Definitions Edit

An adhesion contract (also called a non-negotiable contract) is

one that is drafted unilaterally by the dominant party and then presented on a ‘take-it-or-leave-it basis’ to the weaker party who has no real opportunity to bargain about its terms. Such contracts are usually prepared in printed form, and frequently at least some of their provisions are in extremely small print. Common examples are tickets of various kinds and insurance policies.[1]
a standardized contract form offered on a "take-it-or-leave-it" basis, with no opportunity to bargain. The prospective buyer can acquire the item only under the stated terms and conditions. Of course, the "buyer" has the option of not acquiring the software, or of acquiring a competing program that is most likely subject to the same or a similar set of terms and conditions, but often the entire industry offers the item only under a similar set of terms and conditions.[2]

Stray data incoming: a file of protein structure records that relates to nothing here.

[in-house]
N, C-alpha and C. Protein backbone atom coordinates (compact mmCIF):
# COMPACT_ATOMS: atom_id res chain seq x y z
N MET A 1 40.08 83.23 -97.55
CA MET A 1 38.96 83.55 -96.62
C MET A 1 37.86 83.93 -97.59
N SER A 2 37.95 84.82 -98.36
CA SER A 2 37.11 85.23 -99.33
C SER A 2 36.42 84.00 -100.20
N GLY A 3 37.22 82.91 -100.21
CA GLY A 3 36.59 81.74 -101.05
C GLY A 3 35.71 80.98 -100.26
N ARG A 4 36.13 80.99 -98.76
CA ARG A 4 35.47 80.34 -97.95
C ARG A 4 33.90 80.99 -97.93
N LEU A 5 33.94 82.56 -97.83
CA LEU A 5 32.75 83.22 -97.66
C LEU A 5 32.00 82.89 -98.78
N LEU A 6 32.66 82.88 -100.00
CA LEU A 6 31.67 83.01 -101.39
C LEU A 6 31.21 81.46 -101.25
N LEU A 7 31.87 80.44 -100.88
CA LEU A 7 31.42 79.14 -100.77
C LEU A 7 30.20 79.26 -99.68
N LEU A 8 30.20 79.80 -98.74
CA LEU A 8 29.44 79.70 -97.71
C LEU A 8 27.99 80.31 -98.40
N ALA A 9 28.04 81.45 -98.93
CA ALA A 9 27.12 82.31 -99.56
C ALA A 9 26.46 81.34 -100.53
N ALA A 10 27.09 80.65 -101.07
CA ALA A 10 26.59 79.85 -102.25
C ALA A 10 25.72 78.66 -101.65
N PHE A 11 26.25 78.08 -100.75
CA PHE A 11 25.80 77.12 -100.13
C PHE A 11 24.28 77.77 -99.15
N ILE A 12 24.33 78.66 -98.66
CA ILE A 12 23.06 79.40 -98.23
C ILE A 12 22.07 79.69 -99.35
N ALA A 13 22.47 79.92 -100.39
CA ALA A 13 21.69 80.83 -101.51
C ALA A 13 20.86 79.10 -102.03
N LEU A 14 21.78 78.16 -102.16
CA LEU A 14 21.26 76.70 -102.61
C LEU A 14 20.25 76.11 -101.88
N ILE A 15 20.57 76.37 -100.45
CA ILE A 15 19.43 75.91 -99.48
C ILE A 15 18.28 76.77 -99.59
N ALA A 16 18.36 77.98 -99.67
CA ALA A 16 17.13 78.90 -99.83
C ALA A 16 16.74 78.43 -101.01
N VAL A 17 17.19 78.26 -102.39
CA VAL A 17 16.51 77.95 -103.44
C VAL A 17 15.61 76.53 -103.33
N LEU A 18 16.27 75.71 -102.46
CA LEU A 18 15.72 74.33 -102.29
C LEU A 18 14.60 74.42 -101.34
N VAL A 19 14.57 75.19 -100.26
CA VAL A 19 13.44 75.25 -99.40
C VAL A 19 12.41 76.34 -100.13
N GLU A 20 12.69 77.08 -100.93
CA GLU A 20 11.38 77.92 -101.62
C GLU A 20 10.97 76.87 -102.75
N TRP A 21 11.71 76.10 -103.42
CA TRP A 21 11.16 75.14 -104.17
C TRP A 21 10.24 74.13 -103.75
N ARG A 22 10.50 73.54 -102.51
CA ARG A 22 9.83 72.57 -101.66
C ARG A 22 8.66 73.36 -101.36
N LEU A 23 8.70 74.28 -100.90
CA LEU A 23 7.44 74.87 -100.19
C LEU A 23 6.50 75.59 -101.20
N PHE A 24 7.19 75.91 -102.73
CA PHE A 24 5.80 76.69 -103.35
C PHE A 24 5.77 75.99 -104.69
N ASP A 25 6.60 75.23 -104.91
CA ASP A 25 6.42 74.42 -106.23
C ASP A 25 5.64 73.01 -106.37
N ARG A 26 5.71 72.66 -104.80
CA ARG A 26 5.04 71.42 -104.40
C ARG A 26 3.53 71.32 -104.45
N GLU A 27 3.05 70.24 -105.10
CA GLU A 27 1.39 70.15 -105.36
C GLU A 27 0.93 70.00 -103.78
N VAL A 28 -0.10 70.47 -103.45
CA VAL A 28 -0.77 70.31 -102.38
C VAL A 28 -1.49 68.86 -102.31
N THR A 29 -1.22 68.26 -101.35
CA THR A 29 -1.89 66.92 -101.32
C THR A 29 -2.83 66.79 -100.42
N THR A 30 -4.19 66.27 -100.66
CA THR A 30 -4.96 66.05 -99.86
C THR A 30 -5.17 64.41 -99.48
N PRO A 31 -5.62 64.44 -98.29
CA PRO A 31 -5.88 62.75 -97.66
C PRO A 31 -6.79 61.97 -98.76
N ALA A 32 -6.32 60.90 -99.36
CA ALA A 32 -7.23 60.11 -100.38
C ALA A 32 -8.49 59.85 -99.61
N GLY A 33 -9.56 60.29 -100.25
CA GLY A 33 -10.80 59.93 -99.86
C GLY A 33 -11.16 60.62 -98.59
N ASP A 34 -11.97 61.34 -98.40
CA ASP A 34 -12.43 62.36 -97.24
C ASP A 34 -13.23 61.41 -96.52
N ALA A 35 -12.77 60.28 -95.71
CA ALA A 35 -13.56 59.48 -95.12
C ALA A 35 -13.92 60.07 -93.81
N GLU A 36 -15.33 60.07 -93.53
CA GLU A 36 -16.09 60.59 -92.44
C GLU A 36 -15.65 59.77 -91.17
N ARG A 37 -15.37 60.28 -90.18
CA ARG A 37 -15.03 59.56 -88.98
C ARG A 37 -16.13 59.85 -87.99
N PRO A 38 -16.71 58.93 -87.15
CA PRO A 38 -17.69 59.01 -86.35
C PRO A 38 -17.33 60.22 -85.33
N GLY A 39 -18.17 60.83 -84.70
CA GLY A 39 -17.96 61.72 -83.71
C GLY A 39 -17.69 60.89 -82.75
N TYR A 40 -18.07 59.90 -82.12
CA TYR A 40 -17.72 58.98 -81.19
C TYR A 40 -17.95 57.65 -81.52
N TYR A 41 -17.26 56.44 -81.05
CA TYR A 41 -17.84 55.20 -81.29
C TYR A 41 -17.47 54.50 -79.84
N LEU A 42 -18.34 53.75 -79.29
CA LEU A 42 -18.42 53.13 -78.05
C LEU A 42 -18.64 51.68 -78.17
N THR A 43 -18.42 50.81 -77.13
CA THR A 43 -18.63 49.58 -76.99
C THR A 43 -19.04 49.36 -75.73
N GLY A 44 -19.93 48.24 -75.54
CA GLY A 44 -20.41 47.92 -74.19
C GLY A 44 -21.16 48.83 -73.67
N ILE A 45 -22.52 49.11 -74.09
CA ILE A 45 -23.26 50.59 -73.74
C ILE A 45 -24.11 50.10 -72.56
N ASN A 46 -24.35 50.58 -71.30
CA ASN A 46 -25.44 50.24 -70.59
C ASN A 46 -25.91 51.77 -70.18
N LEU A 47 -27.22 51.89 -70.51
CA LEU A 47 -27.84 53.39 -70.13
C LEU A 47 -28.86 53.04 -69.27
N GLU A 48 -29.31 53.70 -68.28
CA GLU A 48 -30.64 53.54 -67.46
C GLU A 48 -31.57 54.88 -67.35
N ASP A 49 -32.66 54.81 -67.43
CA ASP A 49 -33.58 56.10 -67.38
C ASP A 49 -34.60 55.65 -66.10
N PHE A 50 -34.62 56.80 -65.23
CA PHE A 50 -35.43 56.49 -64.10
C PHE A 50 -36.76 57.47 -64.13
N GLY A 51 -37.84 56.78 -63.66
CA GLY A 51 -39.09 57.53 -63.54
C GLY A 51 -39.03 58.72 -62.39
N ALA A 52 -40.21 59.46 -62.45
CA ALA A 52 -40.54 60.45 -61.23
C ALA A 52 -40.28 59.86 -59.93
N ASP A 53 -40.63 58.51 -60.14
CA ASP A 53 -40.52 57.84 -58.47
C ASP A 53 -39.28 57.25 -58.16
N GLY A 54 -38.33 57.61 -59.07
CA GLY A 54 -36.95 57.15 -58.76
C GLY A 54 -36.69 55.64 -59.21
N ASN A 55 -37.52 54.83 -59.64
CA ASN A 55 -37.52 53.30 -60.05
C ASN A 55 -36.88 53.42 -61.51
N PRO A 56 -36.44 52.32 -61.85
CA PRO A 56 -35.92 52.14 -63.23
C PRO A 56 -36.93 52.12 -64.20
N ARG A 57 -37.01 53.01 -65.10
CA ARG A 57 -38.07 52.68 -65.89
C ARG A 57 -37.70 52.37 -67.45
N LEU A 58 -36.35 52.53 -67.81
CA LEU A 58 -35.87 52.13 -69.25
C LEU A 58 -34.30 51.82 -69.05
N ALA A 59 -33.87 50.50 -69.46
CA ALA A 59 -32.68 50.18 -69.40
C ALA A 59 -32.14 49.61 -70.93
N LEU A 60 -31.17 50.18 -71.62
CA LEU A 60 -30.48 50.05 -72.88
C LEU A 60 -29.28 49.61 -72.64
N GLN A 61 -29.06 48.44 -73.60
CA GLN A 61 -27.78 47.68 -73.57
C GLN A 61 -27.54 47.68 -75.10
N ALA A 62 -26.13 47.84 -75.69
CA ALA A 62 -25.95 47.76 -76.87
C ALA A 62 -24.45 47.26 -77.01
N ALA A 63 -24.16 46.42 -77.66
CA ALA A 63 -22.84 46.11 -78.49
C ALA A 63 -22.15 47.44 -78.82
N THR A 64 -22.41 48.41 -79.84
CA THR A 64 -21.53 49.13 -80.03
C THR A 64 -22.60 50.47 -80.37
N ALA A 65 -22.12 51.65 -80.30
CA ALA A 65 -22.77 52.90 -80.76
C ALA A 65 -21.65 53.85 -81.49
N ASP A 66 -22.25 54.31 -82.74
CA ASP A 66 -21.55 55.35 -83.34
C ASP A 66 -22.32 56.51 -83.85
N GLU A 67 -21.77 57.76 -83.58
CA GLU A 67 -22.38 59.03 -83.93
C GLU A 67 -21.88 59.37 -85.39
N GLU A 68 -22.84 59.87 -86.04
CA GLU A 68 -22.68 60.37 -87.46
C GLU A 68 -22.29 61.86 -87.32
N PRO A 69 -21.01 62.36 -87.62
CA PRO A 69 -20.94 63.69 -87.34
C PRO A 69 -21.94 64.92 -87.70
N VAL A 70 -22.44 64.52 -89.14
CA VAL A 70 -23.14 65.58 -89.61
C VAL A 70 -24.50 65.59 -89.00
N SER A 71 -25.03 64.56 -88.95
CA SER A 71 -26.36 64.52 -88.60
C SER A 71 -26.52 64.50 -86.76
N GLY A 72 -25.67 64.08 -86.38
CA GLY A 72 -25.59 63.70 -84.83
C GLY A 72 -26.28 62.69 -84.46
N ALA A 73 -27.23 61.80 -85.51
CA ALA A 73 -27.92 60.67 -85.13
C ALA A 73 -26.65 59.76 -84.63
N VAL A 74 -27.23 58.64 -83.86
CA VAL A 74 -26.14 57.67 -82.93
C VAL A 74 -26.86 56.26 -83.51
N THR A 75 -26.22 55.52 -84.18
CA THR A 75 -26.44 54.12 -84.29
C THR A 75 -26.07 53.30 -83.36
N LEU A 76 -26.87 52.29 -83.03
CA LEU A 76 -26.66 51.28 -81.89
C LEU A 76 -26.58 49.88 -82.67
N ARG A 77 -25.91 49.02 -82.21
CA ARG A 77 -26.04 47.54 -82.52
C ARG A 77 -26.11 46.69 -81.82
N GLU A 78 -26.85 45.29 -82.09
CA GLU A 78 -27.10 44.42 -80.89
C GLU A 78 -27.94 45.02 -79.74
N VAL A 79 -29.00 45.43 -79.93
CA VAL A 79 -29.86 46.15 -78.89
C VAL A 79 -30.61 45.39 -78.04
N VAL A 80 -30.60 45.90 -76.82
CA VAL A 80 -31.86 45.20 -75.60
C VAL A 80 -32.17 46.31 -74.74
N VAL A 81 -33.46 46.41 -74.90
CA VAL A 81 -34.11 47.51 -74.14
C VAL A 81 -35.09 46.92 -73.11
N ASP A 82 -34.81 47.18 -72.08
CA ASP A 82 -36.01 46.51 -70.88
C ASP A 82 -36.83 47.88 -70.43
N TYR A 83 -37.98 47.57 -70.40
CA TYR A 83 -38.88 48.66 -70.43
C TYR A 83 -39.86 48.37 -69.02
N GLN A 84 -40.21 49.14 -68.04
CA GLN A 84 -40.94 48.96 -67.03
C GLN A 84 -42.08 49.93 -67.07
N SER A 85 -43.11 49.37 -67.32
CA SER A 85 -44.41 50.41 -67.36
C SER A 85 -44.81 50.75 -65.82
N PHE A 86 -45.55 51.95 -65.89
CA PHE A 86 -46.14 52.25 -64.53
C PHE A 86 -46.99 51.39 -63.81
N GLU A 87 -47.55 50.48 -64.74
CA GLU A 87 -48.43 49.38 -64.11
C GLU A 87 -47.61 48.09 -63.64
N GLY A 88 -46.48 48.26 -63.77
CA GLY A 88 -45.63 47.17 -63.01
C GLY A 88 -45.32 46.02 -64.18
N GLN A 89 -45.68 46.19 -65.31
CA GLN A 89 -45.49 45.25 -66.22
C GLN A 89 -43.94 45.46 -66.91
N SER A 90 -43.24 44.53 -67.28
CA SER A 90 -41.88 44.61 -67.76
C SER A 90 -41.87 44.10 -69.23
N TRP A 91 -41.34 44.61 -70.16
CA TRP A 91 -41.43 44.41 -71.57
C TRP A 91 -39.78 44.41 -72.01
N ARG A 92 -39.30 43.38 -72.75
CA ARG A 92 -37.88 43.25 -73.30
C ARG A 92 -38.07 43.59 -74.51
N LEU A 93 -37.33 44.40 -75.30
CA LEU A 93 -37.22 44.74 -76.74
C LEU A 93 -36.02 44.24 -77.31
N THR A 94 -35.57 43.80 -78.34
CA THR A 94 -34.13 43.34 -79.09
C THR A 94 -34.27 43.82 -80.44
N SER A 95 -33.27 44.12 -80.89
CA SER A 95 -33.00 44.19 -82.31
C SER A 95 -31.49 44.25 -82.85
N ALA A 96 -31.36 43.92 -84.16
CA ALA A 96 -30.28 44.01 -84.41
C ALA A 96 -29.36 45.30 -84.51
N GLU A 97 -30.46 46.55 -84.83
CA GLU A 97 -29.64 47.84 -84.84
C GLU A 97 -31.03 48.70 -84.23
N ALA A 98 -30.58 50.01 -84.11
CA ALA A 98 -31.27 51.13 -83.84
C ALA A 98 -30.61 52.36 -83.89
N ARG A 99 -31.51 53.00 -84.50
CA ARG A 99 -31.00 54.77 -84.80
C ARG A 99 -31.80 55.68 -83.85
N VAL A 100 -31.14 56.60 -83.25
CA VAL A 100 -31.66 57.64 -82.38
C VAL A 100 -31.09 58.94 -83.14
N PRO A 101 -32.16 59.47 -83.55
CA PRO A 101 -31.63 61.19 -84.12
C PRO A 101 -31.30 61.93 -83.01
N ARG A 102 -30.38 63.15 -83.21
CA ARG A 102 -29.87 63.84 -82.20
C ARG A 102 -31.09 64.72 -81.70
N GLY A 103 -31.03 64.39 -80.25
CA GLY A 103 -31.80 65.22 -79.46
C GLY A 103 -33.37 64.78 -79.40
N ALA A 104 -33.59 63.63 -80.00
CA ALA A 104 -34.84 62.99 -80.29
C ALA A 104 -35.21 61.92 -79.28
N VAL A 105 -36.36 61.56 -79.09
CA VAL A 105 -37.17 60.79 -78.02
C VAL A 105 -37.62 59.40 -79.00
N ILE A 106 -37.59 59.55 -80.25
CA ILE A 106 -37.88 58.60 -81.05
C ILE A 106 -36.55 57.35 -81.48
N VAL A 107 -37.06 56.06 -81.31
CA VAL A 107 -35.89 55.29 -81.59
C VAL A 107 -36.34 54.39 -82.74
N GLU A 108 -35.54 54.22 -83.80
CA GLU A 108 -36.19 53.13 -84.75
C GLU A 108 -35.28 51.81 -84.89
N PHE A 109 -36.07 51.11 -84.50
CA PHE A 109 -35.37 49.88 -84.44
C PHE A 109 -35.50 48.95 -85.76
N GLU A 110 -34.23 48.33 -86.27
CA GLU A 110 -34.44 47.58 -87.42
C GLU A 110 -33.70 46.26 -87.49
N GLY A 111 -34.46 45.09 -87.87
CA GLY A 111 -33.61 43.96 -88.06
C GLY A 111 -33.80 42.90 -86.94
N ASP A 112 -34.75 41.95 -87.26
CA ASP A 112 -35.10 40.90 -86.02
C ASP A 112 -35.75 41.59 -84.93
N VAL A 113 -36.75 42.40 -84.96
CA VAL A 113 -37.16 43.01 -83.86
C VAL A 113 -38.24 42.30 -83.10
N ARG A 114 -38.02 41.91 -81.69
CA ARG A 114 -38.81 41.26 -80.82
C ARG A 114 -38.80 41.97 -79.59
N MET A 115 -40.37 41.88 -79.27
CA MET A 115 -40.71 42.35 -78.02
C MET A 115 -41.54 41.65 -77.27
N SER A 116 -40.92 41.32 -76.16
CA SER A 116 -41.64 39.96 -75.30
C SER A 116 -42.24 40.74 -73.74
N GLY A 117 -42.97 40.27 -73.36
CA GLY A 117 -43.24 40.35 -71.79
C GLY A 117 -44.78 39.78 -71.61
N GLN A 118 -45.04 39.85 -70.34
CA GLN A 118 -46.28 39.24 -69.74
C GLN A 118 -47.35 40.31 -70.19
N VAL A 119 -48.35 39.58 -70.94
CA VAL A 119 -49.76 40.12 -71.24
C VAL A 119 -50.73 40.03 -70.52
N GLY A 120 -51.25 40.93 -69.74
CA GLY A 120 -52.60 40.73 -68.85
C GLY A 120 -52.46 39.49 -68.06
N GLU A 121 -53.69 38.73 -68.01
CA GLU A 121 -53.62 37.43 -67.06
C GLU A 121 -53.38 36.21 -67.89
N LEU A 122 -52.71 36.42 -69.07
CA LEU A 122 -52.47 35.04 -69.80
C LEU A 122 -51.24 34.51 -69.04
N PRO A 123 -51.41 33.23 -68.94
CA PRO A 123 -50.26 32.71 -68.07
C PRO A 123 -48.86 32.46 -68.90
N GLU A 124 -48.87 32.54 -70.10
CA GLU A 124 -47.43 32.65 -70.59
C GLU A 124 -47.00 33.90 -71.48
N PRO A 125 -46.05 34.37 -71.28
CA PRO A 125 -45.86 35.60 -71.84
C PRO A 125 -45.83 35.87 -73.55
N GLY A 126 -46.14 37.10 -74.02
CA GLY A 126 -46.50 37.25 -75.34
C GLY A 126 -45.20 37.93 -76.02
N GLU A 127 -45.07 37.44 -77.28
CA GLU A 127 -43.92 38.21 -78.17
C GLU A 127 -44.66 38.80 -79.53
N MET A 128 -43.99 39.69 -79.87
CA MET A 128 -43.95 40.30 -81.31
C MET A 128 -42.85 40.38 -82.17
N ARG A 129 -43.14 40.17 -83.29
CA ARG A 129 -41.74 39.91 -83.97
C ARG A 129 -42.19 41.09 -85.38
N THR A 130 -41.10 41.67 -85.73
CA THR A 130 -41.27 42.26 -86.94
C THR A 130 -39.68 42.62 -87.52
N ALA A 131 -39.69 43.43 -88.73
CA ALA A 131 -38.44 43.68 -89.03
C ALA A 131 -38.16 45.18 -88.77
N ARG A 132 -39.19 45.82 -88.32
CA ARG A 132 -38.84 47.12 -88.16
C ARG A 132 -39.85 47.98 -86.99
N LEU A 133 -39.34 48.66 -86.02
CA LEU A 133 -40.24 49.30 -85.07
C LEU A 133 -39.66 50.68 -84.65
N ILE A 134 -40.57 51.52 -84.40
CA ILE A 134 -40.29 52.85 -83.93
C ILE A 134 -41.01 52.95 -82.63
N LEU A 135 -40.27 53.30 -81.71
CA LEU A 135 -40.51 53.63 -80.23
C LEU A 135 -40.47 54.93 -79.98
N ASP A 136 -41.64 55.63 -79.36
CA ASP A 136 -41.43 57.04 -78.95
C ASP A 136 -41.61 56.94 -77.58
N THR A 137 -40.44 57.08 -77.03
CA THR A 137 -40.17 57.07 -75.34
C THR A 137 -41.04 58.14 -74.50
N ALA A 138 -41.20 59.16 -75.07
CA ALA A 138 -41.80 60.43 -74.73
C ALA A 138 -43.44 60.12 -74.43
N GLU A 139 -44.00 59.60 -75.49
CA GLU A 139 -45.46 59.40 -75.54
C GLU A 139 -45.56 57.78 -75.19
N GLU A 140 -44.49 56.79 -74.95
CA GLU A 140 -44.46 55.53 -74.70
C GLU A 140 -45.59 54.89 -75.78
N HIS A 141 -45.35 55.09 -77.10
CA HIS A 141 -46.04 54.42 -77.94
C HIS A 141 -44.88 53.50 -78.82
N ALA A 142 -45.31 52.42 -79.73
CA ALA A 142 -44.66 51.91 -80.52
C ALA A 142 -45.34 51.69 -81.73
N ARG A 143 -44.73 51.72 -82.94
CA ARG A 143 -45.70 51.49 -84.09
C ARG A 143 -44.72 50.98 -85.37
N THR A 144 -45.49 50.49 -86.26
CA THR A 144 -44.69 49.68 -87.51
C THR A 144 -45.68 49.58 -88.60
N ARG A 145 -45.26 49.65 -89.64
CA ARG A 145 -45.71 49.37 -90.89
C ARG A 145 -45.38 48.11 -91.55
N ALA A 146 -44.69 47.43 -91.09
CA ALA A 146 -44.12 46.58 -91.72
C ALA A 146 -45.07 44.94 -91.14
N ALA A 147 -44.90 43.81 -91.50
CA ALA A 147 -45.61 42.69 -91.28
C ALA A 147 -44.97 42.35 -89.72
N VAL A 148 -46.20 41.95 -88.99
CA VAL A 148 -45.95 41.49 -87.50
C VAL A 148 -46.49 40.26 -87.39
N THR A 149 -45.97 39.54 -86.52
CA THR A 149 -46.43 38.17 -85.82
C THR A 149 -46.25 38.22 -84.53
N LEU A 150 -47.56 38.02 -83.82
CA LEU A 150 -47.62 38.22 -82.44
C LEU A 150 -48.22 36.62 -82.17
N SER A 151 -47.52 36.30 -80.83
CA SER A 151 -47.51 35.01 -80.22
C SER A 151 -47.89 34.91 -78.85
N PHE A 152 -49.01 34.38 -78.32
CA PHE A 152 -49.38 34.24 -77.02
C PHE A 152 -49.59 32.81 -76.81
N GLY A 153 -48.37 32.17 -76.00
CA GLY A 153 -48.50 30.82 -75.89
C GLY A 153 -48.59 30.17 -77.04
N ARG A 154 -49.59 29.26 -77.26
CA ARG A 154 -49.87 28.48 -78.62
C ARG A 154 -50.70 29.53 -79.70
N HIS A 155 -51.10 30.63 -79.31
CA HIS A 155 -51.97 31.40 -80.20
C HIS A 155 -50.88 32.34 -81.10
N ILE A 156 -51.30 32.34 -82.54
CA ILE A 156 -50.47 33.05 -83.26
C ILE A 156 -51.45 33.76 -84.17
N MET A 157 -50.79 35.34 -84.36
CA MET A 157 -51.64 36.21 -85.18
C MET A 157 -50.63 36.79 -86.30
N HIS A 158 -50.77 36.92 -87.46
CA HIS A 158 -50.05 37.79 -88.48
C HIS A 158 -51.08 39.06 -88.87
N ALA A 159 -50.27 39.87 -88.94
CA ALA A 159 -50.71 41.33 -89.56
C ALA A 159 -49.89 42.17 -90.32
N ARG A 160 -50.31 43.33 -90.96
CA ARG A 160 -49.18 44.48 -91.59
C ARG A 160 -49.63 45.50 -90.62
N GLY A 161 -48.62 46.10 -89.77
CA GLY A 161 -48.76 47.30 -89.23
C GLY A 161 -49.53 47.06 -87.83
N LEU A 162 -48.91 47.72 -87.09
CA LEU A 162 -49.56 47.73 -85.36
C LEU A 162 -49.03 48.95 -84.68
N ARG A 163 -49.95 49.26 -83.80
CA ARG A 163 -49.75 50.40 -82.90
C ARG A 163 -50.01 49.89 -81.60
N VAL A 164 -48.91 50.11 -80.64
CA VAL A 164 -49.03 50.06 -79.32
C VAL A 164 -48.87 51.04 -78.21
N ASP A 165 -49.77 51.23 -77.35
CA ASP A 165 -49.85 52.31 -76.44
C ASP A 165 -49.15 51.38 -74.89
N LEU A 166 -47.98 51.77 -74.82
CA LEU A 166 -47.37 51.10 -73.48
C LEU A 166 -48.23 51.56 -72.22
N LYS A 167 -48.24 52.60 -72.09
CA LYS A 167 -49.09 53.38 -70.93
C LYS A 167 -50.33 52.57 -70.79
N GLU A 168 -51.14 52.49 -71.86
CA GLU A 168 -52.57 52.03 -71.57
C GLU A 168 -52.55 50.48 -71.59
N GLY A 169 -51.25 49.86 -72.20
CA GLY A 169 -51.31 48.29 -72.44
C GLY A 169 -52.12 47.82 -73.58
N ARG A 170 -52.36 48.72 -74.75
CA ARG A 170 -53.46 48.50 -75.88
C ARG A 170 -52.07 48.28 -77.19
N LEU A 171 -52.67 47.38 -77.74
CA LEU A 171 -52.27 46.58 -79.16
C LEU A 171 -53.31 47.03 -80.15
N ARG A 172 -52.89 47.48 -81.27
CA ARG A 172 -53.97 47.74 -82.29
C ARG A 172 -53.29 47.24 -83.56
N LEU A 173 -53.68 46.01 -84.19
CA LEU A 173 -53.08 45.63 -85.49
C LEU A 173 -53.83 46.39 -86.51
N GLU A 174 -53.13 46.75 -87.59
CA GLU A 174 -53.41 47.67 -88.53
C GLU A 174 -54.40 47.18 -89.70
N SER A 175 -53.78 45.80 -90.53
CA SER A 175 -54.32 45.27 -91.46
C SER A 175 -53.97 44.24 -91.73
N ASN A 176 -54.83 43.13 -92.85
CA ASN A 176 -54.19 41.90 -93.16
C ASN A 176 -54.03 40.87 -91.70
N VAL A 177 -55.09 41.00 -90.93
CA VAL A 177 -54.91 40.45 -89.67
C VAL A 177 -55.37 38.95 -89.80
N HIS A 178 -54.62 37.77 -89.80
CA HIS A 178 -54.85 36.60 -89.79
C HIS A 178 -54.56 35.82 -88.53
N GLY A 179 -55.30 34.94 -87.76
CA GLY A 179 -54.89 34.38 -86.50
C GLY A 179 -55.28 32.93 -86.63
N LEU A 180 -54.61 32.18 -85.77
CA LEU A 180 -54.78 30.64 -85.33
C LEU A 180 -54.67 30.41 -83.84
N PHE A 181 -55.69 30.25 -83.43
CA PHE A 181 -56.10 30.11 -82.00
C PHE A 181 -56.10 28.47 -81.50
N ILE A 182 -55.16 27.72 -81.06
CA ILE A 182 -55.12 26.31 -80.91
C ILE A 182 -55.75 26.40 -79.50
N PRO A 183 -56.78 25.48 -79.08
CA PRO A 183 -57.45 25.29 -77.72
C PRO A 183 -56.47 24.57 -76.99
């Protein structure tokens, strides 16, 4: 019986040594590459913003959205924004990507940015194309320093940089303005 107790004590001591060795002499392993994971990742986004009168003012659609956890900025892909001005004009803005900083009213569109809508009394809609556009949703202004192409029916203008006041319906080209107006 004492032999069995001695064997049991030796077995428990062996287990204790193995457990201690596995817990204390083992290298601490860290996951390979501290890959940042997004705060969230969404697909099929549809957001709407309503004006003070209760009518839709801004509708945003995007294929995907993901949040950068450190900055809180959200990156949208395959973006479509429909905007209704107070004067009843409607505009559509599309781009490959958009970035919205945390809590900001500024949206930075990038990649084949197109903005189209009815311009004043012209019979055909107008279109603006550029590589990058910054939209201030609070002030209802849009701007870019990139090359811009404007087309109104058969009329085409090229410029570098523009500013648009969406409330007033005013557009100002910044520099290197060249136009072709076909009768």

References Edit

  1. Vault Corp. v. Quaid Software, Ltd., 655 F. Supp. 750, 760 (E.D. La. 1987) (full-text), quoting Restatement (Second) of Conflict of Laws 187, com. (b), at 562 (1971).
  2. Computers at Risk: Safe Computing in the Information Age, at 178 n.26.

See also Edit

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